Who waits for surgeries in Portugal?

April 4, 2022

Wait lists and wait times for scheduled surgery are common in National Health Services-type systems. The analysis of factors that impact wait times for access to surgery has been consistently focused on patients who underwent surgery, ignoring patients that had been on the wait list but did not benefit from surgery due to cancellation by the hospital. This paper studies the effect that cancellation episodes have on understanding wait times.

The paper analyzes access to scheduled surgery in the Portuguese National Health Service, using all available data between 2011 and 2015. The dataset combines patients submitted to surgical procedures and patients scheduled for surgery but who did not have the surgery due to cancellation.

The paper shows that estimations including only patients submitted to surgery present a biased picture of the factors affecting wait times. The research identifies two noteworthy biases, which suggest corresponding public policy actions. First, the gender bias identified in the literature (men have shorter wait times) is much lower than estimated by models without cancellations, implying that policymakers might employ more resources than necessary in policies directed at eliminating discrimination against women. Second, there is a significant age bias (older patients have to wait longer) that was not identified by the model without cancellations, implying that policymakers might neglect an important lack of equity in access to scheduled surgeries.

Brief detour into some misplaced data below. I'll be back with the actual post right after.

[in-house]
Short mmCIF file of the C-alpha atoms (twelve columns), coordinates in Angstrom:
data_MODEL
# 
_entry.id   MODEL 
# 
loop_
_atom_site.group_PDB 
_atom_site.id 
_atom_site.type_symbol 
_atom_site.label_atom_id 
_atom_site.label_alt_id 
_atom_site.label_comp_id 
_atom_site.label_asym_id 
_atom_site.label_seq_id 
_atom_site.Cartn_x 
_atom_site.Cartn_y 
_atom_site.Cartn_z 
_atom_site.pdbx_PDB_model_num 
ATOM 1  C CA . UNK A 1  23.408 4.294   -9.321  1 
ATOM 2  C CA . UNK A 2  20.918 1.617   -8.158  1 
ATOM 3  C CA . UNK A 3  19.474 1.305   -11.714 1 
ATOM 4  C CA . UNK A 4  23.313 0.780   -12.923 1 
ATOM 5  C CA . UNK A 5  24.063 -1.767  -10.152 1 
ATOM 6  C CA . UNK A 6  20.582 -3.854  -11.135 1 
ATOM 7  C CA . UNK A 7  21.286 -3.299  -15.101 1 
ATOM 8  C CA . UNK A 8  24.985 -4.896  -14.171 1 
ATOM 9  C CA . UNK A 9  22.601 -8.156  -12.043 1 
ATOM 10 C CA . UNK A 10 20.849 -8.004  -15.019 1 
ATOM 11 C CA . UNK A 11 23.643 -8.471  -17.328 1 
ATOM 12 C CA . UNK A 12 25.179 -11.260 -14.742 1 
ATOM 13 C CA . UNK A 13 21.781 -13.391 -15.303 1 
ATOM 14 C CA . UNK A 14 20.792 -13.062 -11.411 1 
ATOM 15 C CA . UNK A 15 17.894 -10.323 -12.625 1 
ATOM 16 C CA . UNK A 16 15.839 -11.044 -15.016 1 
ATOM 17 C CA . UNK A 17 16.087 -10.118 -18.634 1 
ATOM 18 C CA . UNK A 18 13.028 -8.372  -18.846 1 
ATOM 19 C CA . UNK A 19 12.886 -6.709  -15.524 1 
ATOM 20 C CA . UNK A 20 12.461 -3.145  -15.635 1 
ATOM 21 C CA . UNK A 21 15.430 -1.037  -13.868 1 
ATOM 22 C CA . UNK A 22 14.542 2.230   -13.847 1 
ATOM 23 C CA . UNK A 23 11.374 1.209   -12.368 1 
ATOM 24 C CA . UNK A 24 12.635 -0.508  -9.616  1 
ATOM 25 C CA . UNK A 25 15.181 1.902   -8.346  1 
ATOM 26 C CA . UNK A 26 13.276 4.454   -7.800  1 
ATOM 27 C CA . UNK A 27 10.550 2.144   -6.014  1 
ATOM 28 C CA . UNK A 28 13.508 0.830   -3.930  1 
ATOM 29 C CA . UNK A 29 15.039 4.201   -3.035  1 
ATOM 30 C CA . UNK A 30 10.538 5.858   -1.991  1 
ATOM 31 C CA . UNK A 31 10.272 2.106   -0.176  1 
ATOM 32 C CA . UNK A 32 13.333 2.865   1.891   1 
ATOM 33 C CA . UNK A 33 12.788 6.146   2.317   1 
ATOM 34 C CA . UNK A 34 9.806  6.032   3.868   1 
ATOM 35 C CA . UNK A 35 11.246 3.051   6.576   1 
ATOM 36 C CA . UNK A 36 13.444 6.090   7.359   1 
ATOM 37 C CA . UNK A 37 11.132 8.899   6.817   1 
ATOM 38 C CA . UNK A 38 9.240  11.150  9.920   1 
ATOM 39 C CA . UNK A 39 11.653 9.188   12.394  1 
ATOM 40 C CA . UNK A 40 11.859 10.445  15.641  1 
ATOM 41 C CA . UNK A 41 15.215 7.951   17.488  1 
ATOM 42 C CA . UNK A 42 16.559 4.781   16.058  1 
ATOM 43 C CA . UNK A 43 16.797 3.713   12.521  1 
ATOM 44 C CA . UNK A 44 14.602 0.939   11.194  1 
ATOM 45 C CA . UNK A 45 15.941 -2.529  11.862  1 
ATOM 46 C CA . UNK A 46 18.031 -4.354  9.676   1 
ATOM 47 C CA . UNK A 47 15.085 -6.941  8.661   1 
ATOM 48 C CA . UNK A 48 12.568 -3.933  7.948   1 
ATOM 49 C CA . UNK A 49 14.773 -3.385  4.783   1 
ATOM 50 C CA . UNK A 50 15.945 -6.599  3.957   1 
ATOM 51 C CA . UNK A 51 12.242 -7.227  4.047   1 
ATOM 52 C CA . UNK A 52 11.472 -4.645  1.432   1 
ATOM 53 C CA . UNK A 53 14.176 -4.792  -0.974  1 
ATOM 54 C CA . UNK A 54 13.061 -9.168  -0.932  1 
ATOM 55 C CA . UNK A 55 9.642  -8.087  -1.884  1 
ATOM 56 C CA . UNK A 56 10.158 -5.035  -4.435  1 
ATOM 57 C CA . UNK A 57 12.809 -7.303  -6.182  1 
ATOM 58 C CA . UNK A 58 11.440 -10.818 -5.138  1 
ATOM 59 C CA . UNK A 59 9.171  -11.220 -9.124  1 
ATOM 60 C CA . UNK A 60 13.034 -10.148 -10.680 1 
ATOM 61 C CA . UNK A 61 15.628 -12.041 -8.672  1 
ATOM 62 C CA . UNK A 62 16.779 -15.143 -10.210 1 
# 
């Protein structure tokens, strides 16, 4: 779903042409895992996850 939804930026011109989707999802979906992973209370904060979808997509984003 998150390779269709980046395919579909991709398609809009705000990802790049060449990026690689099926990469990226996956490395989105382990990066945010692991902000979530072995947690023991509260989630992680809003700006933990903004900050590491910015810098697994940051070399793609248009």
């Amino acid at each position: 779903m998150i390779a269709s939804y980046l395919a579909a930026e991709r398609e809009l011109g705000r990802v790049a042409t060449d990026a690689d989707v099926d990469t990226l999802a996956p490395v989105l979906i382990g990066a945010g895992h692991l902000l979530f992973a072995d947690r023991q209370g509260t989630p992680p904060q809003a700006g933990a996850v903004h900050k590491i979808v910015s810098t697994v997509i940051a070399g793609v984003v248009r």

The inclusion of cancellation episodes is crucial especially in health systems where cancellation rates are high or in contexts such as the COVID-19 pandemic, in which countless surgeries were cancelled or postponed worldwide.

Click here to go to the paper by Joana Cima and Álvaro Almeida.


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